3 unconventional techniques of filmmaking

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3 unconventional techniques of filmmaking

What pops up in your mind, when you hear the word ‘Filmmaking’? Several retakes, complex camera angles and splendid, opulent sets. Of course, these are the conventions followed by most filmmakers, but there are many who are challenging the old school methods with new age techniques. Shahen Pardiwala tells you about three unconventional techniques of filmmaking that will make you reconsider your perception of filmmaking.

oneshot-timecode

ONE SHOT FEATURE FILM
No retakes! The movie starts with an ‘action’ & ends at ‘cut’ of just one long take. No time to blink your eyes!

What?
Edits and cuts distract the flow of a film at times. One take films aim to avoid that and give the movie another level of visual and cinematic appeal. Such a film captures your breath with the first frame and lets you relax only with the last one. In some cases, it is employed even when the makers are short on budget.

One Shot Movies:
Timecode (2000, English) – A Mike Figgis movie, it is a long take feature film which uses the split-screen technique, showing four screens simultaneously. It was shot with four hand held cameras, in one take, on the sixteenth performance. Russian Ark (2002, Russian & Persian) and Victoria (2015, German) are other one shot movies, among others.

Challenges:
Immense amount of technical knowhow and rehearsals are required to achieve this feat. Such films usually need several attempts before succeeding in creating the film in one take! It can be a challenge to achieve that visual and cinematic appeal.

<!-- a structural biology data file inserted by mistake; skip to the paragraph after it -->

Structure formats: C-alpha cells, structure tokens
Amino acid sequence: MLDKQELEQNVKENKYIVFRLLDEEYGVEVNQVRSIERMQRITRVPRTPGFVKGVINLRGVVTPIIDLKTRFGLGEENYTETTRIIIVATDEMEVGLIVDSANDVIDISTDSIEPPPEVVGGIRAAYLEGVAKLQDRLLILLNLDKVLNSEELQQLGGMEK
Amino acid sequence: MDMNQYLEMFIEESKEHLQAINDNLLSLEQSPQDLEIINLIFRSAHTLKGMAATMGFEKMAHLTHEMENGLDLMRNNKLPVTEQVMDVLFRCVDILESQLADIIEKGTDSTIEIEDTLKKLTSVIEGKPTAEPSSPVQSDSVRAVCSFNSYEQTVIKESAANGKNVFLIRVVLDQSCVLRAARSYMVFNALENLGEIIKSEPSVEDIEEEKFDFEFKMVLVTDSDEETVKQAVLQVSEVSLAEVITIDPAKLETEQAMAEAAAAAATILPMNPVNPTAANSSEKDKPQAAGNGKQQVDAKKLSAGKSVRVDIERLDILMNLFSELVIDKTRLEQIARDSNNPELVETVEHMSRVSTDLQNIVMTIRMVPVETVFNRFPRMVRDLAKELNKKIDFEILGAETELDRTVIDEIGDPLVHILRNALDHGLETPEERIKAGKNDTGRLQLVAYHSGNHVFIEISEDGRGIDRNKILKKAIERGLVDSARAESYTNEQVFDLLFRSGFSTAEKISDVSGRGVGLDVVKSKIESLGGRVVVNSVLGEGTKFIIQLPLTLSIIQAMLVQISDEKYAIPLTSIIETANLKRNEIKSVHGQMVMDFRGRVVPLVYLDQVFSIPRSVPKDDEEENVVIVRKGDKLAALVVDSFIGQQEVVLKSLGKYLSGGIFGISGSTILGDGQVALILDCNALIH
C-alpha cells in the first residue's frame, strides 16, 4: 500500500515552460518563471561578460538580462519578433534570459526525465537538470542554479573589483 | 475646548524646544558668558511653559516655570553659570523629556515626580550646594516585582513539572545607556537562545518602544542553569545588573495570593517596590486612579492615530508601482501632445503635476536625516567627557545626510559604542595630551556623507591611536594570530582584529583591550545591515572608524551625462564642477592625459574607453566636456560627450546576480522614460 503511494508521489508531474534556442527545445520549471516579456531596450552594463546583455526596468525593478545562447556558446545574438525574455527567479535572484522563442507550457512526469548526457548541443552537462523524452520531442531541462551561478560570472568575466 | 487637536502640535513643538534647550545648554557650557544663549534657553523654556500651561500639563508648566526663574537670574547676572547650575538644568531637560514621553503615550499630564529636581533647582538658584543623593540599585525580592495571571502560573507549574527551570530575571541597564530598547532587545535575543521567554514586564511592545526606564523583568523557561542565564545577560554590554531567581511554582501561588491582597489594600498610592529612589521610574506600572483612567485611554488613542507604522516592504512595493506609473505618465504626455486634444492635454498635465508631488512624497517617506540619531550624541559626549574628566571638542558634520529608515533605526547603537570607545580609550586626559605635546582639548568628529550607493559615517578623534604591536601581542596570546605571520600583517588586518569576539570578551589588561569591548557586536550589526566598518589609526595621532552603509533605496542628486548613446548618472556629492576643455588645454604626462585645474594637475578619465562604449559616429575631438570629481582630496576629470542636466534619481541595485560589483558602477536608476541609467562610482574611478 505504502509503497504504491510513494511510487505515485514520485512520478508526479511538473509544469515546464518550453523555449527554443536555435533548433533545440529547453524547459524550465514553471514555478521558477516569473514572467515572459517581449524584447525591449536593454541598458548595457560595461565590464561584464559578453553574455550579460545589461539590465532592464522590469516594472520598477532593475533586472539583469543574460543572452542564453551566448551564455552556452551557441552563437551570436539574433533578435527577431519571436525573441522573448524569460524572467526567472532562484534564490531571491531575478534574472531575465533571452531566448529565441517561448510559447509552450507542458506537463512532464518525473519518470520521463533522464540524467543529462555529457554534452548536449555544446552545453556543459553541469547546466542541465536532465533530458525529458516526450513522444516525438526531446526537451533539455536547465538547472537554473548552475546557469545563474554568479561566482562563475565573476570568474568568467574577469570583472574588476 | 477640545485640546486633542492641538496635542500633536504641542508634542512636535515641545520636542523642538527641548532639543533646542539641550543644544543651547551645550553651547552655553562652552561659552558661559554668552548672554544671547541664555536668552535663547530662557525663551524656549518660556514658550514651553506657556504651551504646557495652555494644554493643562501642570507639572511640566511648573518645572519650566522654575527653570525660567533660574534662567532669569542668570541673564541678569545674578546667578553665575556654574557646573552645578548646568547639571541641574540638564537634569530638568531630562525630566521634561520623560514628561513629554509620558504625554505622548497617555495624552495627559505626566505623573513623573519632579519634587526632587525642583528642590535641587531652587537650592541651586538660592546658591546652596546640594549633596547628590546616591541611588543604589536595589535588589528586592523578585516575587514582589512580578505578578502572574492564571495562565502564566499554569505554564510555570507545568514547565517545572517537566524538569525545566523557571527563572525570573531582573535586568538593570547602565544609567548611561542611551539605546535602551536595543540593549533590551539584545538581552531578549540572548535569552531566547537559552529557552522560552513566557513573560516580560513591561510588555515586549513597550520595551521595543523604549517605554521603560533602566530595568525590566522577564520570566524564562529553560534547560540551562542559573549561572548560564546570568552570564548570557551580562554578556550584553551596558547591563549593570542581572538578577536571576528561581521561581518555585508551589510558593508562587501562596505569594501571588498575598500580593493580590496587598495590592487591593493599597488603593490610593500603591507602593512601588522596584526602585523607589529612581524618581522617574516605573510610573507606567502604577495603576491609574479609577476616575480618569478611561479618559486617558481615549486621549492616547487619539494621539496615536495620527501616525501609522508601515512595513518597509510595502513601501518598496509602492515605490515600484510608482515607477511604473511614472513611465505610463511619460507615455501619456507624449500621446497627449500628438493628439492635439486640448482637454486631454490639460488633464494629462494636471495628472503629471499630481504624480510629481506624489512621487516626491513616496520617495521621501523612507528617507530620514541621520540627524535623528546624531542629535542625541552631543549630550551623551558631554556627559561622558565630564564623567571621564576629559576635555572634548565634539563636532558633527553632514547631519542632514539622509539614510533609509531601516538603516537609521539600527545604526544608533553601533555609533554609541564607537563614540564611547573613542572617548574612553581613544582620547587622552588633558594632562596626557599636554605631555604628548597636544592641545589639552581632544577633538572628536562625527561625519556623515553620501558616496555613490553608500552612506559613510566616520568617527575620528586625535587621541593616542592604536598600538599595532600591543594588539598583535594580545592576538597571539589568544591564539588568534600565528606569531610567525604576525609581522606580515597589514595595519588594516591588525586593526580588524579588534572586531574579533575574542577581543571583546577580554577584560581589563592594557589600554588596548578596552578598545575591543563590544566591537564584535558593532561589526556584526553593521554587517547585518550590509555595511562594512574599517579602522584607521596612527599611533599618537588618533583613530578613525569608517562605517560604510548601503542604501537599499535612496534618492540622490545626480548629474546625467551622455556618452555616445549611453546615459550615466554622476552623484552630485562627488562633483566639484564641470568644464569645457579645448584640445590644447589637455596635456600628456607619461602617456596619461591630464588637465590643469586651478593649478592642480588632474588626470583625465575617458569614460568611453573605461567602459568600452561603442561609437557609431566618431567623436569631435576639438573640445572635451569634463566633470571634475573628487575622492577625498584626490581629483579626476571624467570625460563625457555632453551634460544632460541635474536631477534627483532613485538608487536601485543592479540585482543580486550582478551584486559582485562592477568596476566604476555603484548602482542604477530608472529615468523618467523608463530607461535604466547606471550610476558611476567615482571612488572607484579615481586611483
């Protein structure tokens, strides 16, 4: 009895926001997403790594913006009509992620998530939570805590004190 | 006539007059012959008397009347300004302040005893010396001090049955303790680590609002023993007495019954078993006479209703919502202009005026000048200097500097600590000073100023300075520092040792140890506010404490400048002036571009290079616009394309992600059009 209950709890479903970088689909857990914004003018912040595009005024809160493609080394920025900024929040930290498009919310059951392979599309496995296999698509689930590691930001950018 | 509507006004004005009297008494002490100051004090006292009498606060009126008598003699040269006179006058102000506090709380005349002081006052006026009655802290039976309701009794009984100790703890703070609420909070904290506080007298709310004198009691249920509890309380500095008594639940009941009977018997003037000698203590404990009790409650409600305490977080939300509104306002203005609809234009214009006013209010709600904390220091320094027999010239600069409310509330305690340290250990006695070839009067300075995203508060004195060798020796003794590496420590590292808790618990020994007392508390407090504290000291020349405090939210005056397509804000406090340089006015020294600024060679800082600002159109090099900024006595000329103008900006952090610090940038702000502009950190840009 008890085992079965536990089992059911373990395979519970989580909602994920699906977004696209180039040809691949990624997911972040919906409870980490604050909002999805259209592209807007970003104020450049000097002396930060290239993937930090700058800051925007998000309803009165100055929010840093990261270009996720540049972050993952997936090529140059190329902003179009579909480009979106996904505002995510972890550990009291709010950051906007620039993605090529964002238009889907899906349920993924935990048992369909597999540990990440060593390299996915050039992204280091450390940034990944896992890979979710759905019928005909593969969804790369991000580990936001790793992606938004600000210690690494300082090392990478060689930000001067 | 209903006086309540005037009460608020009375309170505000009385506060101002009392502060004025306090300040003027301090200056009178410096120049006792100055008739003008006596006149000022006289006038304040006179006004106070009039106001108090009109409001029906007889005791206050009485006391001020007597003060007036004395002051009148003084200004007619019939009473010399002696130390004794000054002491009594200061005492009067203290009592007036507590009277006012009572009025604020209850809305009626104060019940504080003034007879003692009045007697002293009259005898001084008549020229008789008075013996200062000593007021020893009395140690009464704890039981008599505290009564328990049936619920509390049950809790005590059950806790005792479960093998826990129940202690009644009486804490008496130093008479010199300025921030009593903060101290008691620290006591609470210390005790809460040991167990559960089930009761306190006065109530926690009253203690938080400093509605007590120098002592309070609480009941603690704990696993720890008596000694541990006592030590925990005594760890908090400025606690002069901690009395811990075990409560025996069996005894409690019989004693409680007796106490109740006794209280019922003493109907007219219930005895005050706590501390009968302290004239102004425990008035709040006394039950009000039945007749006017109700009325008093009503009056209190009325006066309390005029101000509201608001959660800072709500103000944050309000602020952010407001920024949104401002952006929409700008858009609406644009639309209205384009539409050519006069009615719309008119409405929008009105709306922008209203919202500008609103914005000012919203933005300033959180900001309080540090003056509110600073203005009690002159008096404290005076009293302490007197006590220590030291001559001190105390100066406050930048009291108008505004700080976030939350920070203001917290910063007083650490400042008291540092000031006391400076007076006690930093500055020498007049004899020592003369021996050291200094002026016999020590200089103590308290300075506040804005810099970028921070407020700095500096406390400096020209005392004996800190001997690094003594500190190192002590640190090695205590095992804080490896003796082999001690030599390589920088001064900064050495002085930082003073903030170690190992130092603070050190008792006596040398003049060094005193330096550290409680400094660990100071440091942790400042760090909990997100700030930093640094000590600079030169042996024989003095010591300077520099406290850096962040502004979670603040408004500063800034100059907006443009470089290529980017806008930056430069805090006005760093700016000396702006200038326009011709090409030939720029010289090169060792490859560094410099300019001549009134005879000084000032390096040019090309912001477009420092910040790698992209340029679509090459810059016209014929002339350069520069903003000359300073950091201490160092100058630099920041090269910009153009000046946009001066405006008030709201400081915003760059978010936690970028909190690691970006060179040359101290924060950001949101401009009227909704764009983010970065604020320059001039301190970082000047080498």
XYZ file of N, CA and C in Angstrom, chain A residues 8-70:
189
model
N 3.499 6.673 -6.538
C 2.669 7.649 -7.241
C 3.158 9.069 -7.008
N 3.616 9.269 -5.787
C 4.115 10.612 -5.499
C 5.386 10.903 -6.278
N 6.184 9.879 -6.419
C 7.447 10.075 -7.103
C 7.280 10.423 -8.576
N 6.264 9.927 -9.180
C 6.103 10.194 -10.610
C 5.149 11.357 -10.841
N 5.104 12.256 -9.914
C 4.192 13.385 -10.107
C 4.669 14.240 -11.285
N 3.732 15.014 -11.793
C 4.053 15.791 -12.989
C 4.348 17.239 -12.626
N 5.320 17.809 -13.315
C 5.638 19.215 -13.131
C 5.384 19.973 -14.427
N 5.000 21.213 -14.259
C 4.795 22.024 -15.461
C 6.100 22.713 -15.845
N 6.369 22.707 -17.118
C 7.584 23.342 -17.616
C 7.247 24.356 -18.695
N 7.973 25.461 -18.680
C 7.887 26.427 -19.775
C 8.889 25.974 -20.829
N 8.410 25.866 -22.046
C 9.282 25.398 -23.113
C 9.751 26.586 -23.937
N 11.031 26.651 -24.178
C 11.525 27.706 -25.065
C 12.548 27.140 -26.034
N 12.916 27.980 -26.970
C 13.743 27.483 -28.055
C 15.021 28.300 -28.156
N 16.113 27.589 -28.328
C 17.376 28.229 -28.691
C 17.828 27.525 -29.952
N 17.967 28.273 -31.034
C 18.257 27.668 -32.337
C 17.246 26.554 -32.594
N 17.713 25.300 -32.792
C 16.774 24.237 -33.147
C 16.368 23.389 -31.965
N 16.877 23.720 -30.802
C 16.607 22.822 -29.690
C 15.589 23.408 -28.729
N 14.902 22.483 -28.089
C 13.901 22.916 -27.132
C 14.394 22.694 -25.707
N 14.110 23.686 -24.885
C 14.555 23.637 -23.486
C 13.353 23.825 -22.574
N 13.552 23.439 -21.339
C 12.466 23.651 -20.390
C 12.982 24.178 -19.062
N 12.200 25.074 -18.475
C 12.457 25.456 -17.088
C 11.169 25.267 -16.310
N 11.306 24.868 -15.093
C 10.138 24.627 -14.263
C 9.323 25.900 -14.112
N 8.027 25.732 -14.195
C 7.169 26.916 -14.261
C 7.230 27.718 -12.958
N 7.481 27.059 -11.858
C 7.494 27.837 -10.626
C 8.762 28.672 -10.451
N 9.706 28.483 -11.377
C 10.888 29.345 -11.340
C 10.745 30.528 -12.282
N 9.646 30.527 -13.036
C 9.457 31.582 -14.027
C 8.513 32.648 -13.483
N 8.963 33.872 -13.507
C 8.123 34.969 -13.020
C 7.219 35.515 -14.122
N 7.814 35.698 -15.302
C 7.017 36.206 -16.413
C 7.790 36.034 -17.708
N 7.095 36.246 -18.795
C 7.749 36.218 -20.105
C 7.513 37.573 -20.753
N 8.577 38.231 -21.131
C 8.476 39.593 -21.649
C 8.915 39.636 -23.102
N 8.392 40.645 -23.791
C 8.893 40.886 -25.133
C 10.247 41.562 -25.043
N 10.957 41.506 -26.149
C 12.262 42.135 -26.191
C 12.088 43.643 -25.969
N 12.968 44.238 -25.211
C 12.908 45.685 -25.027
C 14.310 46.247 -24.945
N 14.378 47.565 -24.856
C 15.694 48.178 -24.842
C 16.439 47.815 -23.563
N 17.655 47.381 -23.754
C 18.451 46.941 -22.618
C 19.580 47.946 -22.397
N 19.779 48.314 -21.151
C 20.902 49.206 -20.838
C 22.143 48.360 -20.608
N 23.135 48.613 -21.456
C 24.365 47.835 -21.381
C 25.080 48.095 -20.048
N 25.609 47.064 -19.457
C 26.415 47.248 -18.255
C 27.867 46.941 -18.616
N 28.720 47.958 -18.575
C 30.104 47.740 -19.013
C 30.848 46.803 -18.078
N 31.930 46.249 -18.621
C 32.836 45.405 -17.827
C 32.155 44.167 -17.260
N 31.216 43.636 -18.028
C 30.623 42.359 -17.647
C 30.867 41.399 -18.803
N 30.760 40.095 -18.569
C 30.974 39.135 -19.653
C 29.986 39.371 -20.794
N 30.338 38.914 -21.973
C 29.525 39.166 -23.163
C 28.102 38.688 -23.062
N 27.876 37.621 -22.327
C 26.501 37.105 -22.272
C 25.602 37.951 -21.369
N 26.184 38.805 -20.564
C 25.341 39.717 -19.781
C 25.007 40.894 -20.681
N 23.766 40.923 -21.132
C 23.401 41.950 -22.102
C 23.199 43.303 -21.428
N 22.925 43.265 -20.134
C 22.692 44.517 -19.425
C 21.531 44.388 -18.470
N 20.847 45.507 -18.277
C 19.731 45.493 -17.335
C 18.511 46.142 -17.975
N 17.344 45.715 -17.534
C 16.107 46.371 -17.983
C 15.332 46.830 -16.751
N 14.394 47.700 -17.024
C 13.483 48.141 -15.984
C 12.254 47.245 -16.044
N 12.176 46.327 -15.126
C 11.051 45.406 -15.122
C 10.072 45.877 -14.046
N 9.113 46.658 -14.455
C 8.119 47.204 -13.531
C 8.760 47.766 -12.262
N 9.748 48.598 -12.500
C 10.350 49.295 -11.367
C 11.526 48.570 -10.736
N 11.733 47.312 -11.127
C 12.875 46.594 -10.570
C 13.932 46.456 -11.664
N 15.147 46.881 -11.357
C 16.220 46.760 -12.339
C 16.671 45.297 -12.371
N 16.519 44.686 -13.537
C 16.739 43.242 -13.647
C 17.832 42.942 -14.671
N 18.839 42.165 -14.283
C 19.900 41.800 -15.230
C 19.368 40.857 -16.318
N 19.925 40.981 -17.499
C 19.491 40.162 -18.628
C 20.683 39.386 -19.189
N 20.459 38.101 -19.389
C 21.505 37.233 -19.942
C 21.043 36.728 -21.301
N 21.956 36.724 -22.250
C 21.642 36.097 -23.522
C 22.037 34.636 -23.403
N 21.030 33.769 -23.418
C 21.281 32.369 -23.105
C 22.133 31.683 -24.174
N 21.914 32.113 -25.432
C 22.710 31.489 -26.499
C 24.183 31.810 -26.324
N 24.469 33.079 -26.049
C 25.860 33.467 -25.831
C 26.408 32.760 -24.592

FILMS SHOT ON SMARTPHONES

What?
The idea is to replace the traditional huge camera setups with…your smart phone! This trend began the growth of YouTube &many makers growing confident of showcasing their films, regardless of some being shot on their phones.

Why?
Smartphones today are helping filmmakers to shoot with high resolution cameras and low budgets. So why not use the same to transform the filmmaking process? Do makers want to take the plunge of filming commercial movies on their phones?” Let’s see…

One Shot Movies:
Palash Muchhal’s directorial debut Brojaan shot on iPhone 6s with a multicamera setup(to be released), Tangerine shot on iPhone 5s (breakout hit at the Sundance Film Festival), and Olive (completely shot on a cell phone)

Challenges:
The biggest challenge for filmmakers is to make the movie look cinematic. No doubt it’s a feat to shoot on a 5-inch gadget. Few supplements can help overcome these obstacles (Filmic Pro makes footage look cinematic; DaVinci Resolve for colour correction).

GUERRILLA FILMMAKING

What?
Giving no prior intimation to authorities; the motto is to reach, shoot and leave without drawing much attention.

Why?
With a surge and growth of the number of independent film makers in the past few years, the industry has become one of the most competitive ones! Producers have become more selective on choosing projects & movies are made on shoestring budgets! In many cases, there is not enough time or resources to spend to get permissions or pay bribes and other charges to shoot on real locations.

One Shot Movies:
Tamanchey (shot in New Delhi, starring Richa Chadda and Nikhil Dwivedi) and Dhobighat (shot in Mumbai, Kiran Rao’s directorial debut)

Challenges:
Without a skeleton crew (team of least possible people) and intelligent use of inconspicuous equipment, guerrilla movie-making can get one into trouble. Hence, the scenes are extremely wellrehearsed before the actual on-location shoot (Colour correction; Steadicam Smoothee: for a better grip on the camera and avoid shakiness).

 

Volume 6 Issue 1

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